The Sex Education Curriculum in South Carolina s Public Schools: The Public s View

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1 The Sex Education Curriculum in South Carolina s Public Schools: The Public s View Forrest L. Alton, Robert W. Oldendick, and Katherine A. Draughon Introduction Sex. The word alone is enough to stir up strong feelings among the South Carolina public, and the topic often becomes contentious when it includes distribution of sexuality education and information to young people. The apex of this contentiousness often involves the provision of such education in public schools. For several decades, the issue of how sexuality education should be provided in the public schools has been debated in the state, and remains a potentially divisive issue today. Despite declines throughout the 1990s in rates of teen sexual activity, teen pregnancy, and teen births, South Carolina still has rates that greatly exceed national averages. According to the 2003 Youth Risk Behavior Survey, 56.0% of high school students in South Carolina report having had sexual intercourse compared to 46.7% nationally. 1 High rates of sexual activity contribute to high rates of teen births and sexually transmitted diseases (STD). In 1988, the rate of teen births for females ages in South Carolina was 65 per 1,000, compared to the national average of 53 per 1,000. By 2000, rates in South Carolina had declined to 59 per 1,000, but were still above the national rate of 48 per 1, In addition, in 2003 South Carolina ranked fourth nationally (among all age groups) in diagnosed cases of gonorrhea, tenth in cases of chlamydia, and ninth for new cases of AIDS. 3 Declines in teen pregnancy have been attributed both to an increase in the number of young people who choose to delay the initiation of sexual activity and to an increase in the consistent and effective use of contraception by those young people who are sexually active. 4 Sexuality education and information that encourages young people to delay sexual activity and to increase their use of contraception if they are sexually active is generally considered to contribute to a decline in the teen pregnancy rate. 5 Even so, South Carolina, like much of the rest of the country, has not been able to reach a consensus on what information and approaches should be presented to public school students in terms of sex education. Two divergent schools of thought have emerged on this issue. On one side of the debate are those who are opposed to comprehensive sexuality education in the schools, or at best, support education which emphasizes abstaining from sexual activity as the only acceptable option for adolescents. 6 Proponents of this approach, often referred to as abstinence-only until-marriage education, believe that sexual intercourse should not occur, at any age, outside of marriage, and are of the opinion that discussions of contraception should be brief and take place only in the context of their failure rates. 7 8 Accordingly, proponents of this view believe that a comprehensive approach to sexuality,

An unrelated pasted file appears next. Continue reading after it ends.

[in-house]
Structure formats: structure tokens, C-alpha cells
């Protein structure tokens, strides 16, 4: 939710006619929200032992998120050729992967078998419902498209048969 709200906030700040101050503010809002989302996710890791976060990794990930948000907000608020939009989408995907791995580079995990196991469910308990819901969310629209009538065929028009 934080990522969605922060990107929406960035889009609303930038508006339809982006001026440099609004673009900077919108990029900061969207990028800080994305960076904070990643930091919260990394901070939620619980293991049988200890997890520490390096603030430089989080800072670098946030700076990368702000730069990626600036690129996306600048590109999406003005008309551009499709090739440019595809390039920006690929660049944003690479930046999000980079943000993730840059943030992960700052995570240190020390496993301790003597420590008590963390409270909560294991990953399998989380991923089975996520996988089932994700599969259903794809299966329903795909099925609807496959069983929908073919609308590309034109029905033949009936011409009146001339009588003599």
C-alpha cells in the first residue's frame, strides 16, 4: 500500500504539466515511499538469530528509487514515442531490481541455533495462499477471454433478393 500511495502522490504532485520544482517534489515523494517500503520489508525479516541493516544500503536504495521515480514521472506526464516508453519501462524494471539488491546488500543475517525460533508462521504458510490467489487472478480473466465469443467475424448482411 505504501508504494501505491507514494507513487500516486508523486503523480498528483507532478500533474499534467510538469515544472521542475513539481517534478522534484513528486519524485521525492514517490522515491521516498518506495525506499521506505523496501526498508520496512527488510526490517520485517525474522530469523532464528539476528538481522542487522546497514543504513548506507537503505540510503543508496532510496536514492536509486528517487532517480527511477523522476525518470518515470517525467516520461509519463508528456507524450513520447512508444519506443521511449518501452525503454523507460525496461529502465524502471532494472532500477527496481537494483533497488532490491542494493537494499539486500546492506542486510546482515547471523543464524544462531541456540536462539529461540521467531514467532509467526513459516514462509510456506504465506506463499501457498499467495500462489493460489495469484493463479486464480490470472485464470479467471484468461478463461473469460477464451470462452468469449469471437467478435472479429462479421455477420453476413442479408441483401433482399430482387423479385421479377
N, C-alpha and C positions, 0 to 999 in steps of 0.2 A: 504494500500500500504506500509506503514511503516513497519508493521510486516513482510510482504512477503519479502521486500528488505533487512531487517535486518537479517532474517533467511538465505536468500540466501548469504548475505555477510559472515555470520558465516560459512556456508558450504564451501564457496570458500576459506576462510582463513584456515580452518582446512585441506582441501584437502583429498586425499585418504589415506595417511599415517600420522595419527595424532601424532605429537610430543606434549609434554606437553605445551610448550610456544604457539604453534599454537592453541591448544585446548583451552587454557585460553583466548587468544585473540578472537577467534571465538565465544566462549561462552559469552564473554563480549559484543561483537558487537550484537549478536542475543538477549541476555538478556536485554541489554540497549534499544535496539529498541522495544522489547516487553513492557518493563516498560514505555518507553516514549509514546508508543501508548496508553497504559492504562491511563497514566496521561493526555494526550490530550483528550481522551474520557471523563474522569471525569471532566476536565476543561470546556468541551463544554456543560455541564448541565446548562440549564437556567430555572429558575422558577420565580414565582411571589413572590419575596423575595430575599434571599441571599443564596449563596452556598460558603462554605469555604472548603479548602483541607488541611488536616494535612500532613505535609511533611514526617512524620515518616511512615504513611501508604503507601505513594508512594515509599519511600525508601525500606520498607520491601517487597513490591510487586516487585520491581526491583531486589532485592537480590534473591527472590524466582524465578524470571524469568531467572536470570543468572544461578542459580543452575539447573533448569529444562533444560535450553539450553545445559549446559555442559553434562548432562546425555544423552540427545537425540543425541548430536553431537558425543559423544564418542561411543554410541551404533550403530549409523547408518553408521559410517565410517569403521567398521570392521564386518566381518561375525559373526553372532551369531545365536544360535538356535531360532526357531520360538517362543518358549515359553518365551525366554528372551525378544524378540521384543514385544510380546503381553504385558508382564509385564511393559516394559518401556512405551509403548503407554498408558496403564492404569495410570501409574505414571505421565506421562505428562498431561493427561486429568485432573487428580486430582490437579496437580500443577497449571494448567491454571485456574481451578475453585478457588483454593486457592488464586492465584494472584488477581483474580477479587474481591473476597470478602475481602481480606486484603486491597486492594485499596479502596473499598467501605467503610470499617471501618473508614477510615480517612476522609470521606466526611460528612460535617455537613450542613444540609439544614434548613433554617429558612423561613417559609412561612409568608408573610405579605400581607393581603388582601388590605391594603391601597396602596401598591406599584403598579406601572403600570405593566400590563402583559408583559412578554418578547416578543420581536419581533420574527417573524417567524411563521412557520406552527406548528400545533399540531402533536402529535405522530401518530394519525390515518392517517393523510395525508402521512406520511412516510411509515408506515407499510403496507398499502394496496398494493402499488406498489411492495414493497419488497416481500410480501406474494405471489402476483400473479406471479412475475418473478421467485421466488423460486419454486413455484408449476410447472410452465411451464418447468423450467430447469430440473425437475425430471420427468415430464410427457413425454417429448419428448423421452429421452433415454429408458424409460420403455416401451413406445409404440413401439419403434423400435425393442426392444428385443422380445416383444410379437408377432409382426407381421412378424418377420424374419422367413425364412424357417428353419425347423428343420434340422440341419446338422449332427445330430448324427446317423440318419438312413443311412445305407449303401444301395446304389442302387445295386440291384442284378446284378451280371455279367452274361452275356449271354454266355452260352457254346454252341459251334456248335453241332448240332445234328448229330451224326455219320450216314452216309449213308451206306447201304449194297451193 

2 which includes contraceptive information, is not only morally wrong, but more damagingly, promotes sexual activity. There is also some sentiment among this group that comprehensive sexuality education is in direct opposition to what parents want their children to be taught and ultimately undermines their authority. 9 At the seemingly opposite end of the spectrum are supporters of a comprehensive approach to sexuality education. We say seemingly because, at least initially, the views of those in favor of a comprehensive approach parallel those who favor abstinence-onlyuntil-marriage education. The approaches are in agreement in the belief that schools should teach abstinence as the first option for young people and emphasize that abstinence is the only 100% effective method of preventing unwanted pregnancy and sexually transmitted diseases. Abstinence is not the source of disagreement between these groups; their divergence comes from the word only. Proponents of a comprehensive approach, referred to as abstinence-plus or abstinencebased sex education, believe that in addition to a strong focus on abstaining from sexual activity, programs should discuss medically accurate information about contraception. The Guidelines for Comprehensive Sexuality Education, 10 published in 1996 by the Sexuality Information and Education Council of the United States, concludes that comprehensive school-based sexuality education that is appropriate to a student s age, developmental level, and cultural background should be an important part of the education program at every age. In 2001, then Surgeon General, Dr. David Satcher, released a Call to Action which stressed the importance of approaching the issue of sex education from a comprehensive manner. Satcher stated that education about sexual health should stress the value and benefits of remaining abstinent but assure awareness of optimal protection from sexually transmitted diseases and unintended pregnancy, for those who are sexually active. 11 In 1988, South Carolina enacted a Comprehensive Health Education Act (CHEA) which, among other things, provides guidelines for the provision of sexuality education in the state s public schools. Since 1990, there have been more than twenty attempts to change these provisions, either through amendments to the existing Act or through new legislation. In most cases, these proposed changes have reflected a move towards a more abstinence-only approach to sexuality education. For example, in 1998, legislation was introduced to repeal language stating the purpose of the CHEA was to promote responsible sexual behavior. 12 In its place, the bill suggested the following: the goal of this act is to reduce the incidence of sexual activity among school aged youth. As recently as the legislative session a bill was pre-filed so as to among other things, revise the guidelines of the 1988 Act. 13 Sexuality education has been a part of our nation s public schools for some time, and current laws and policies virtually ensure that adolescents will receive some form of formal education specific to sexuality while they are in school. 14 Nearly all youth ages have had some form of sexuality education during their school years 15, and the evidence is that school-based health education programs can have a considerable impact on the health of children. 2